The Physics 218-PP special section is an initiative to develop an instructional process to teach physics that does not discriminate students on the basis of their prior to college physics or mathematics training.
Physics 218-PP is taught using algebra based mathematics and therefore, students are not required to have college level mathematics prior to taking physics 2178. It has been observed that freshmen students perform well in the course just with their high school algebra.
The entire instructional process is driven in the form of student collaboration within groups. Groups will be assigned on the basis of initial diagnostic test. The assessment process is competency based. This means that students are given unlimited attempts to gain mastery in the course objectives. There will be no mid-term or final exams.
Interested? When registering, go to MyPurdue > Academics Tab > Add or Drop Classes. Then type in these three CRNs, one CRN per box: 19534, 19535, 19536. Then click the Submit button.
Questions? Ask your academic advisor!
“In the English Landscape: History, Horticulture, and Landscape Architecture,” HORT/HIST/LA 45000, is a joint study abroad opportunity hosted by the Departments of History and Horticulture & Landscape Architecture. It consists of a three-week exploration of the landscape arts within the historical context of religion, economics, and culture of England. The itenerary will take students to beautiful castles and manors located in London, the West Country, and the Midlands.
This program is an excellent way for younger or less well-traveled students to “get their feet wet” in study abroad. It is 100% Purdue run, earns you 3 credits, and provides solid structure along with enough free time for exploration. And do not let the 45000 number concern you – there are no prerequisites! It is truly accessible to all students regardless of discipline. In fact, it is mostly a history course masquerading as a landscape architecture or horticulture course, but it takes a more culture-based approach to our shared history.
Anyone is welcome to contact Dr. Michael Dana at firstname.lastname@example.org or at (765) 494-5923 to learn more about HORT 45000.
From Prof. Jon Harbor, Department of Earth, Atmospheric, and Planetary Sciences (EAPS):
Introduction To Geography (CRN 68900): EAPS 12000A, section Y01. Entirely online with no scheduled on-campus meeting dates. Course dates: 10/21/15 – 12/12/15. Fulfills the Science/Tech/Society requirement for the University Core.
Note: Success in online courses can require more organizational skills and personal motivation than is needed for success in a traditional classroom-based course. Students on academic probation or who are struggling with poor study skills and procrastination issues should not take this course.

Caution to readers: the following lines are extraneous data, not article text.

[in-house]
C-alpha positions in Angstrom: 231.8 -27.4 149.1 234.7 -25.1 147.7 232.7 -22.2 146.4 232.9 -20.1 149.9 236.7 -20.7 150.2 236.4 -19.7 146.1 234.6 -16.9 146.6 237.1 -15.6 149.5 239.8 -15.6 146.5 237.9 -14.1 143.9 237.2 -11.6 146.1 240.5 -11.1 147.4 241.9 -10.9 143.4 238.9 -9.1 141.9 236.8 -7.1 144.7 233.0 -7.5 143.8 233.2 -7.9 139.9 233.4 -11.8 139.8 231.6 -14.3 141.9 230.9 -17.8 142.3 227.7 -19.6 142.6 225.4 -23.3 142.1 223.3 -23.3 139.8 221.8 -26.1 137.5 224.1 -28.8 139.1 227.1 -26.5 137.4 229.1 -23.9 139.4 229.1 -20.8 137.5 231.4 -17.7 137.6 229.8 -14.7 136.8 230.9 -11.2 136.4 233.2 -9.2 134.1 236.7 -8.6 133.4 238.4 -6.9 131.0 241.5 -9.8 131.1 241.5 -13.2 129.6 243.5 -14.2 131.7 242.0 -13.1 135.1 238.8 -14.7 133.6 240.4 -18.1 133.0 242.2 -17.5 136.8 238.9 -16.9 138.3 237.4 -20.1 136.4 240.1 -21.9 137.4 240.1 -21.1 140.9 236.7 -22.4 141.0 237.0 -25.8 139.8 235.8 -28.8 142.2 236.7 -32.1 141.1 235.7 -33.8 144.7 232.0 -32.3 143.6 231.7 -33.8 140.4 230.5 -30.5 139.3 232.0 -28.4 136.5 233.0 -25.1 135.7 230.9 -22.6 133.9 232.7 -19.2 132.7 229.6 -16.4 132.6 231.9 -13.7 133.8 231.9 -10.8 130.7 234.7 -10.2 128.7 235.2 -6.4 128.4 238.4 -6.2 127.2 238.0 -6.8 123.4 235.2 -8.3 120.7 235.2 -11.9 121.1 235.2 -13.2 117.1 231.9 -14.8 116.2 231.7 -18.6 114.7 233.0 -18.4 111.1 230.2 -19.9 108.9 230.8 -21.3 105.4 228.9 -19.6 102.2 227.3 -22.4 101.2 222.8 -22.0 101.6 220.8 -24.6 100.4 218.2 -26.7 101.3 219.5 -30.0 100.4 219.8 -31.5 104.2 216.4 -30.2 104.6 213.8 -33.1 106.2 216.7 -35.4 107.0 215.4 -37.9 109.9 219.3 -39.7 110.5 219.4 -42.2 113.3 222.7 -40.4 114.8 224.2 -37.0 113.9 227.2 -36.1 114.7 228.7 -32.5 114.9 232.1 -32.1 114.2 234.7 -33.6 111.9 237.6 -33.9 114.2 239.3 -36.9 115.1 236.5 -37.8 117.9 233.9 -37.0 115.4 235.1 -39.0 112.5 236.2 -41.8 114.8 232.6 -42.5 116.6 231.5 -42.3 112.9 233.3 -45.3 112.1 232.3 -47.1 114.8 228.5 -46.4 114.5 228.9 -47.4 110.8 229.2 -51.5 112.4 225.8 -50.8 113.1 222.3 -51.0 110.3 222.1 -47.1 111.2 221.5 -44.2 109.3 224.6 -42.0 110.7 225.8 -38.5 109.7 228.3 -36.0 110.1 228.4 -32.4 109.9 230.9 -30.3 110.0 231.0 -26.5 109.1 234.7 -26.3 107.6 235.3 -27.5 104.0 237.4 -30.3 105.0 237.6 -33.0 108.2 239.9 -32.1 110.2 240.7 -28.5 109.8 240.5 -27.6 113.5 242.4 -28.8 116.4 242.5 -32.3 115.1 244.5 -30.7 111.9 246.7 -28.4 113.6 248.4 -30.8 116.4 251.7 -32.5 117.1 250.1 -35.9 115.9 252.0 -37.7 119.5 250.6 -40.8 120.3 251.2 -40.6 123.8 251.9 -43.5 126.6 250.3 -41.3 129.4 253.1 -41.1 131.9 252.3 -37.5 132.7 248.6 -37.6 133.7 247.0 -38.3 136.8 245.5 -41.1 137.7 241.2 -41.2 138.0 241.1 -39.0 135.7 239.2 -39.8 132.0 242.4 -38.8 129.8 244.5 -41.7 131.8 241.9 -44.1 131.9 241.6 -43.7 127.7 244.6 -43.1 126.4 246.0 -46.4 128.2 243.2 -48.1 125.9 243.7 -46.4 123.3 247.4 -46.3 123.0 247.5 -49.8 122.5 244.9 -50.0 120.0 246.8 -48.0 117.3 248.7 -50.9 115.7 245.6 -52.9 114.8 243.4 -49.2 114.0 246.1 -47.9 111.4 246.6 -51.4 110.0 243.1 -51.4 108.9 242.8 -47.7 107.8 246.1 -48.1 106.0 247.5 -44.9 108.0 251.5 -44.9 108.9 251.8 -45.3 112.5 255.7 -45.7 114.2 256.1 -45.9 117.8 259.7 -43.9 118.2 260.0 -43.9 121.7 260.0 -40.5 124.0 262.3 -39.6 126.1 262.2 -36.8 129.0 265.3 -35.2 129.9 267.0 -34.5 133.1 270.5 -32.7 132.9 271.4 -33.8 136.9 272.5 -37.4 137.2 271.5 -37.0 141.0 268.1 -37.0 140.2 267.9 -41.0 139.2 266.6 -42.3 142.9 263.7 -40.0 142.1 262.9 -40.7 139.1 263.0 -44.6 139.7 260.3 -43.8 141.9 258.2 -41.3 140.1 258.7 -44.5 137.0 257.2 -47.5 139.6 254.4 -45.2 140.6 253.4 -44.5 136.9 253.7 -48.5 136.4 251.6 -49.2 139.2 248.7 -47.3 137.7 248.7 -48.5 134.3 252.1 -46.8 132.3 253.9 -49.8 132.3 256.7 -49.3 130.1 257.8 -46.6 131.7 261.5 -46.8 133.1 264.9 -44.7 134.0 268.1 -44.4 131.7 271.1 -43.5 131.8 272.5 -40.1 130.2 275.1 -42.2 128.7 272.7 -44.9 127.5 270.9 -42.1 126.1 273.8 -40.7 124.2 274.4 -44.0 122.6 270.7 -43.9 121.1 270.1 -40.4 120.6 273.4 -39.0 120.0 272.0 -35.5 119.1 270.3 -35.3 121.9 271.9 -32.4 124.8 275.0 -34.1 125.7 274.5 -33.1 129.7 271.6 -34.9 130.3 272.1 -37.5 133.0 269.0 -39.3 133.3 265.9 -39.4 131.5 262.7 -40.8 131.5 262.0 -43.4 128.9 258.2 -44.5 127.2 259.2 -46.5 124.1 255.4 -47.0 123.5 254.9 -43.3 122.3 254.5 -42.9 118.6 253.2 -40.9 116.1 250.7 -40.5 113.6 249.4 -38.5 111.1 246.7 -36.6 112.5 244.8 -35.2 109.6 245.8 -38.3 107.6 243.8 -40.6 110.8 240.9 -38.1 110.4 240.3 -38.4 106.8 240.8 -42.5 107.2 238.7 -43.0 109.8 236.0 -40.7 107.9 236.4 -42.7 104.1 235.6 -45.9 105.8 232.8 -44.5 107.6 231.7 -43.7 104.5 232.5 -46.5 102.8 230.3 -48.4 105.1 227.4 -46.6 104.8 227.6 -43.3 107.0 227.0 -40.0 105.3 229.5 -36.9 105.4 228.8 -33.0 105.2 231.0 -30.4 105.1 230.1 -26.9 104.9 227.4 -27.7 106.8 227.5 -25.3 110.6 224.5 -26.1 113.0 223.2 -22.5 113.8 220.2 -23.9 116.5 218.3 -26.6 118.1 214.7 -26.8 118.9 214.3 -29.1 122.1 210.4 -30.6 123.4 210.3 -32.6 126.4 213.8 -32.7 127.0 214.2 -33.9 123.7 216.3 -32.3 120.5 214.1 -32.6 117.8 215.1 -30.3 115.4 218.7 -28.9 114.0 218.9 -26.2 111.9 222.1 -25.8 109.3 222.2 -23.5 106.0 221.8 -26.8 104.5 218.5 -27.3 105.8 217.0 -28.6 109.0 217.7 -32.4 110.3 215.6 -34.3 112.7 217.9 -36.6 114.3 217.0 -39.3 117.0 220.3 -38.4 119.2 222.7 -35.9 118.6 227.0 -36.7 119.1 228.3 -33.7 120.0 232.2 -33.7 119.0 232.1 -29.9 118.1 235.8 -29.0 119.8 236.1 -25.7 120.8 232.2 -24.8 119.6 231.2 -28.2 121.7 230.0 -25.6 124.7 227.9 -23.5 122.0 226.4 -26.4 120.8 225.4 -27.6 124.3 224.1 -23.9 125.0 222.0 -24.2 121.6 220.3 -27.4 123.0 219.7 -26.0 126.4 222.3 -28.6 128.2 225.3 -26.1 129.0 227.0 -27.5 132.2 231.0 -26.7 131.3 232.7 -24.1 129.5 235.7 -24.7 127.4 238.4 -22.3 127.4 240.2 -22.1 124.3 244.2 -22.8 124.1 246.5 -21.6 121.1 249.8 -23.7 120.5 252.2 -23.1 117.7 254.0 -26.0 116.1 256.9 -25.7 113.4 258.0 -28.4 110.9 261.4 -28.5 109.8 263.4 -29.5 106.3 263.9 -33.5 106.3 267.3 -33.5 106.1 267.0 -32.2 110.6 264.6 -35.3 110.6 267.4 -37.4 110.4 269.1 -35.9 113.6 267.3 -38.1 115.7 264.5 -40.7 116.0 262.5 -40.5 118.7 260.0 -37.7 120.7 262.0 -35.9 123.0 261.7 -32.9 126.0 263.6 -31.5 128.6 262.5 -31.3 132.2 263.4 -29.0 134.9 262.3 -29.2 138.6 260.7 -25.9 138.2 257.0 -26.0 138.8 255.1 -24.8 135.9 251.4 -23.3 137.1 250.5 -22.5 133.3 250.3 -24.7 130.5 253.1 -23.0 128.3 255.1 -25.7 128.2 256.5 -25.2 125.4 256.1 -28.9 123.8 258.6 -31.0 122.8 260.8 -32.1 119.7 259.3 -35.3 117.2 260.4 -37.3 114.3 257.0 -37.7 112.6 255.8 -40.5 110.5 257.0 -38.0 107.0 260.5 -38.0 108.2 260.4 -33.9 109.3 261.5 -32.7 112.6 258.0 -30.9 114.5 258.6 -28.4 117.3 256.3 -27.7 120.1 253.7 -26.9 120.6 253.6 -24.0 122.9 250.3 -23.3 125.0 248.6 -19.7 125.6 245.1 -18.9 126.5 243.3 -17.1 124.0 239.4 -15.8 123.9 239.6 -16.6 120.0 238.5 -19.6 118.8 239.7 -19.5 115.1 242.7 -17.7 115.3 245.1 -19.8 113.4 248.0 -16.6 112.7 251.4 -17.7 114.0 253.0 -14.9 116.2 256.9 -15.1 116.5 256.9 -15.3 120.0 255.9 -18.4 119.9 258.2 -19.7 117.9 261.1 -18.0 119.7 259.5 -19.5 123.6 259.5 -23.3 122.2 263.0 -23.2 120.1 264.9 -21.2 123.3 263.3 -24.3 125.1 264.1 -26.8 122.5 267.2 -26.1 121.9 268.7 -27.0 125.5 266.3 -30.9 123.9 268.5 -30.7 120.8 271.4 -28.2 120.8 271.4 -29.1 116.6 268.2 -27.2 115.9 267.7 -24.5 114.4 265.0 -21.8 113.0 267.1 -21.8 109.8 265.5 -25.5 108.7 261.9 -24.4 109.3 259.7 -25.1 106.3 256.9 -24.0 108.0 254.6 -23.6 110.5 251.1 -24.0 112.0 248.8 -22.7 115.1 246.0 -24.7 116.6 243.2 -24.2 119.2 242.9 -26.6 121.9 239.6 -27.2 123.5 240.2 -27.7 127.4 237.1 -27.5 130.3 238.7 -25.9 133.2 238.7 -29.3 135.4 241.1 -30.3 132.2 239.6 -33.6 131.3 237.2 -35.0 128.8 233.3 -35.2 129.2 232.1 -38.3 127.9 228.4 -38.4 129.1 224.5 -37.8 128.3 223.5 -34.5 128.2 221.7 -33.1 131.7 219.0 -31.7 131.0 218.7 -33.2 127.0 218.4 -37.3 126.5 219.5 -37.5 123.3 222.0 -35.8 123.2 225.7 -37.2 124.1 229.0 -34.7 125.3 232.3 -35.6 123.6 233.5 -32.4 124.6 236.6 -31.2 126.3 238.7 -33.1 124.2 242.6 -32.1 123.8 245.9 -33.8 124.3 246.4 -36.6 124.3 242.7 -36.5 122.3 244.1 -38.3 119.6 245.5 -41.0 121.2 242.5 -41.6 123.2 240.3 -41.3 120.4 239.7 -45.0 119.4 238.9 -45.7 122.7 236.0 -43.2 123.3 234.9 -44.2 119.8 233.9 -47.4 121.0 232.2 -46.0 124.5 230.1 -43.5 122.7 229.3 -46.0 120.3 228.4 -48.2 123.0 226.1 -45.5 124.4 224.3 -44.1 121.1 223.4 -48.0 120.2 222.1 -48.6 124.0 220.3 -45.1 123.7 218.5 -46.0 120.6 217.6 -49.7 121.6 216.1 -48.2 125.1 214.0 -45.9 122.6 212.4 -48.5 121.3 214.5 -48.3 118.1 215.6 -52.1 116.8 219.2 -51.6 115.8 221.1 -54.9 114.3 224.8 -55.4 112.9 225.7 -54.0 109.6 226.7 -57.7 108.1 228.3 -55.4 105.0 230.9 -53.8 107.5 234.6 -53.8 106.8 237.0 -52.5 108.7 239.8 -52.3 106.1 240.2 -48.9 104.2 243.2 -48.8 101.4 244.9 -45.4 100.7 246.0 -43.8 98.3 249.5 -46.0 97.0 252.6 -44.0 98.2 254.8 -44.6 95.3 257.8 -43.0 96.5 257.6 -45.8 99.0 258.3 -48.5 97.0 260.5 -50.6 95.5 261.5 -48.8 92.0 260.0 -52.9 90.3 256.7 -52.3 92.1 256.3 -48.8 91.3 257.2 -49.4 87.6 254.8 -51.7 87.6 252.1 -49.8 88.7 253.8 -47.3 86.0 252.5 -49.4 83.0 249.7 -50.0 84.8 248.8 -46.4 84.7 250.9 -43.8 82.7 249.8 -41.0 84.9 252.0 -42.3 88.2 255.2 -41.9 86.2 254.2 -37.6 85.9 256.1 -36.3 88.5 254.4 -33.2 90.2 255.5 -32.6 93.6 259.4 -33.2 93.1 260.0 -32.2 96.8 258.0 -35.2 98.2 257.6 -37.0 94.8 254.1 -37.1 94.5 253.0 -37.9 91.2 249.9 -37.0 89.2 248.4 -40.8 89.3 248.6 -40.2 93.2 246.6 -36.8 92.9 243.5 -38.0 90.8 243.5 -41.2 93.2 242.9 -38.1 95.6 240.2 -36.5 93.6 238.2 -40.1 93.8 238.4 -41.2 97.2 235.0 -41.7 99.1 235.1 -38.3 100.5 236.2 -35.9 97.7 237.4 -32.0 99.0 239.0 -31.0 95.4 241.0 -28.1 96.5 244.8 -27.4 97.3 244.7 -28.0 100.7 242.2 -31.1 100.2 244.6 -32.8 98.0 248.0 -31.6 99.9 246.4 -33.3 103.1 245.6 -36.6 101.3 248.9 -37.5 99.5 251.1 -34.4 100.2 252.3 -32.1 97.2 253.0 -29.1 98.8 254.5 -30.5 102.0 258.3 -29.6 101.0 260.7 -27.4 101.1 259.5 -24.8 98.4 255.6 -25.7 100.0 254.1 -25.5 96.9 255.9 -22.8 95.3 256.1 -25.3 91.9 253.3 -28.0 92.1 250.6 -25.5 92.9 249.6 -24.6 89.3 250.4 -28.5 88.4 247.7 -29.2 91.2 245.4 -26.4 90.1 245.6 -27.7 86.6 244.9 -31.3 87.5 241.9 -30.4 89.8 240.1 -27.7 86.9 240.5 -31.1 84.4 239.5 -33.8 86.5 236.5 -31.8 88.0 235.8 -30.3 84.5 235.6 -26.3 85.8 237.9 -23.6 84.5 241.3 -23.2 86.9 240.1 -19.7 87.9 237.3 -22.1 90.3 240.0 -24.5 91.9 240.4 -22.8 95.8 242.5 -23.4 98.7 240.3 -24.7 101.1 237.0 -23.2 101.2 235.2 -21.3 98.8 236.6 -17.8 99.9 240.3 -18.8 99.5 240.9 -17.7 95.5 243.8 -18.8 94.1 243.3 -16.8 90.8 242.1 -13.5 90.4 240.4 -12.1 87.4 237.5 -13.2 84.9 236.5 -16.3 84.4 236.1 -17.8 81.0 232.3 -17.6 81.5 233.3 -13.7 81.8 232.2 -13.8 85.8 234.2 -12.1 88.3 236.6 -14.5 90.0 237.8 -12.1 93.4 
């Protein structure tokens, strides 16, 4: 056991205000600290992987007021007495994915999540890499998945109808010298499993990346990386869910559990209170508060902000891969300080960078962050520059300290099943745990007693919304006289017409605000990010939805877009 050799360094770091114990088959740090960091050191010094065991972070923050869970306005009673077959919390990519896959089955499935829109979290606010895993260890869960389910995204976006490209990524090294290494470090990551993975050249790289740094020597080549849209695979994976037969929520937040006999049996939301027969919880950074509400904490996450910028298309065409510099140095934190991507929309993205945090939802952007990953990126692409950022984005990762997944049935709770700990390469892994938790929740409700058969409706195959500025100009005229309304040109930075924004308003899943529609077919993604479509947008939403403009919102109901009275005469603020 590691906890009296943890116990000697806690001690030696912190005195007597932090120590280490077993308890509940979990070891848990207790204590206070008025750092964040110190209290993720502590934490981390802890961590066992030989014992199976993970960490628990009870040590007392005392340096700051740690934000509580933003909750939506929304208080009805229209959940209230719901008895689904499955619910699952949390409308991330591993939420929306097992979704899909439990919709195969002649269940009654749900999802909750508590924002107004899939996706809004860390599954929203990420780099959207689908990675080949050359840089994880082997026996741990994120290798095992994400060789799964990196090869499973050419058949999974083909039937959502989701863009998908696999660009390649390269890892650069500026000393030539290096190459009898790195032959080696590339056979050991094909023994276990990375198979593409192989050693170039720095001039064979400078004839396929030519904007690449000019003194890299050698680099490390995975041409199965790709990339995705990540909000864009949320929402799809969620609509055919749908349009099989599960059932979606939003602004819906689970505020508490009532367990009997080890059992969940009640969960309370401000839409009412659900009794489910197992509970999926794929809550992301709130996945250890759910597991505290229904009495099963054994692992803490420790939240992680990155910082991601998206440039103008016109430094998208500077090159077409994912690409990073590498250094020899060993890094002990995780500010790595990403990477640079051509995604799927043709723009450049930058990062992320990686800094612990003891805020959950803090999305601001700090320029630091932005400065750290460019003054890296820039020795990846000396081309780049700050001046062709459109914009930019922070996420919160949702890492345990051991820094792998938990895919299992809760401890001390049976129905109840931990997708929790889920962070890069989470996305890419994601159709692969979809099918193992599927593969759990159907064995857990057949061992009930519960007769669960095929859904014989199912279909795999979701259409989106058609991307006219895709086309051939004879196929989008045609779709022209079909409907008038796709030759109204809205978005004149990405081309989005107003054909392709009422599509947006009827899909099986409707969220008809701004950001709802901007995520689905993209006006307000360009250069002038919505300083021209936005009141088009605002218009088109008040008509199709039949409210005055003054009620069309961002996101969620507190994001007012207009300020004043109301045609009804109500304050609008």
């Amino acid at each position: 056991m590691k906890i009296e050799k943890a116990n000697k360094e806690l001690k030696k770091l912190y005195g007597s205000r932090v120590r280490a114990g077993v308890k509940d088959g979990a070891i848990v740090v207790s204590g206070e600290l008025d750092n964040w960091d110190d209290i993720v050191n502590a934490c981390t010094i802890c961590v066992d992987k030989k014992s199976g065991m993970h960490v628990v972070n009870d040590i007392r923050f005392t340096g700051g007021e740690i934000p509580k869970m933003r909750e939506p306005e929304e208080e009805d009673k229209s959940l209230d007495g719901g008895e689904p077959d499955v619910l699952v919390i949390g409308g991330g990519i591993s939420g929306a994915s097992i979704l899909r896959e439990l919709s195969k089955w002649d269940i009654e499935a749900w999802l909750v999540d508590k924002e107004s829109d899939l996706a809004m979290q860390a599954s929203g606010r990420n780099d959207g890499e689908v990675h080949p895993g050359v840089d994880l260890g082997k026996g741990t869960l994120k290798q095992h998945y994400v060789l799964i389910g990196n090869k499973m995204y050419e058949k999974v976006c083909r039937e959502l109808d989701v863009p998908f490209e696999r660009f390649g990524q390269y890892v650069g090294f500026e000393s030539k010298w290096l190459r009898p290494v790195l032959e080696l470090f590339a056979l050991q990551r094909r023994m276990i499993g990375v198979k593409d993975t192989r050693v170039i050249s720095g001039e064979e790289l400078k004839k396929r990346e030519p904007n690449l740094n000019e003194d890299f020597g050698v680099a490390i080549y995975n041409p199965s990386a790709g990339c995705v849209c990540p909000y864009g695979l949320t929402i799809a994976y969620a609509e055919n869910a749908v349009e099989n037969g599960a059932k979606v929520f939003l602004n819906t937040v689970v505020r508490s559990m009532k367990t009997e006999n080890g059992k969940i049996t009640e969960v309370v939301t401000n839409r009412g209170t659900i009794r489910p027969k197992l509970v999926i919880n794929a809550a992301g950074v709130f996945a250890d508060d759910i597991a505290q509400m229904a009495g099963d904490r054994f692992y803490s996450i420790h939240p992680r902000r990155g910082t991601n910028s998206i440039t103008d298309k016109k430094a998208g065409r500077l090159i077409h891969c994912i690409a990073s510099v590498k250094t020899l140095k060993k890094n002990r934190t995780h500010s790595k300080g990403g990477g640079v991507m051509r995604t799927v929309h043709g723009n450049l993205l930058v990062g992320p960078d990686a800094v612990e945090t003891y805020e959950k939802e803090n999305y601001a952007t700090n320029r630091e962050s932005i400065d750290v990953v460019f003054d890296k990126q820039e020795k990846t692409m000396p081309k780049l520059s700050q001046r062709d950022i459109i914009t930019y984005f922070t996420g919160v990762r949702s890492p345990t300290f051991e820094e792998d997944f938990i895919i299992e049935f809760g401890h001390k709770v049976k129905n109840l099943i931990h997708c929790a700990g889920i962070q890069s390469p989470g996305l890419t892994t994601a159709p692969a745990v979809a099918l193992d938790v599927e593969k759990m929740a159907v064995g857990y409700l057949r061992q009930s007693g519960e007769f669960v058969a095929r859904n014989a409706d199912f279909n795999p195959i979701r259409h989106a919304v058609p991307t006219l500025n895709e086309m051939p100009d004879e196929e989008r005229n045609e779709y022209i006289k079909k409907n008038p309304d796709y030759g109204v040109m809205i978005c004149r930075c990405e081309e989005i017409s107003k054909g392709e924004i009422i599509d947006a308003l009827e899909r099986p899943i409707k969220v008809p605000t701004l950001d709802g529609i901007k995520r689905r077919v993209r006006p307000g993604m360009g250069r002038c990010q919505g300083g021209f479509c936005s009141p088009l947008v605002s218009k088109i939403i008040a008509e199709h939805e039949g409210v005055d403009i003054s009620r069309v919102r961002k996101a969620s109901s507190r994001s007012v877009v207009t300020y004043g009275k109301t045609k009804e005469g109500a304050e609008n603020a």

Geography is an exciting, relevant, and broad discipline-linking subjects such as Political Science, Economics, Sociology, and Physical and Environmental Sciences. This course provides an overview of the major themes of geography. It heightens students’ awareness of global issues, enhances spatial thinking skills, and provides them with tools to understand how the world around us changes at local, regional, and global scales. This course is offered in fall, spring, and summer.
EAPS 12000A is designed to fit the needs of students who want to spread out the work over more of the semester. All of the individual work in the course is available ahead of time – only the 50% of the assignments that involve student peer and group interaction are restricted to the second 8 week period. In fact, some students enrolled in the course this fall are already working on their individual assignments. However, all of the course deadlines are in the second 8 weeks and all of the coursework can be completed within the second 8 week period.
From Matthew Allen, Assistant Director, PLaCE (Purdue Language and Cultural Exchange):
As you know, PLaCE offers foundational English language support in semester-long courses GS 100 and 101. But, PLaCE also offers “short courses” (less than a semester) to provide additional options for support in English language development. These courses are open to all students.
Short Ccourses are longer than a workshop but shorter than a full semester, and do not count toward students’ GPA or show up on their academic transcript. Because short courses last only 5-6 weeks, they allow students more flexibility. A variety of short course topics will be offered during both the first half and the second half of the fall semester.
Registration will be done online through Google Forms (short URL: http://goo.gl/forms/ZTaJbpP6pq)
Please send questions to email@example.com. We hope you will be able to join us!
Looking for another class and are interested in the world of TV production? COM 332 still has seats available. Here is the course description:
For students interested in exploring careers in broadcasting, television, public relations, advertising, and media production. Students will learn all aspects of television production, including producing, directing, camera, audio, and how to work as on-camera talent. Students will create television projects and segments throughout the semester, focusing on content such as advertising, news and sports production, and demonstration-based entertainment. For more information contact Professor Doug Osman.
Even though this is a “300-level” course, it is still appropriate for freshman and sophomores. There are no pre-requisites and no previous experience is required – and you don’t have to be a COM major!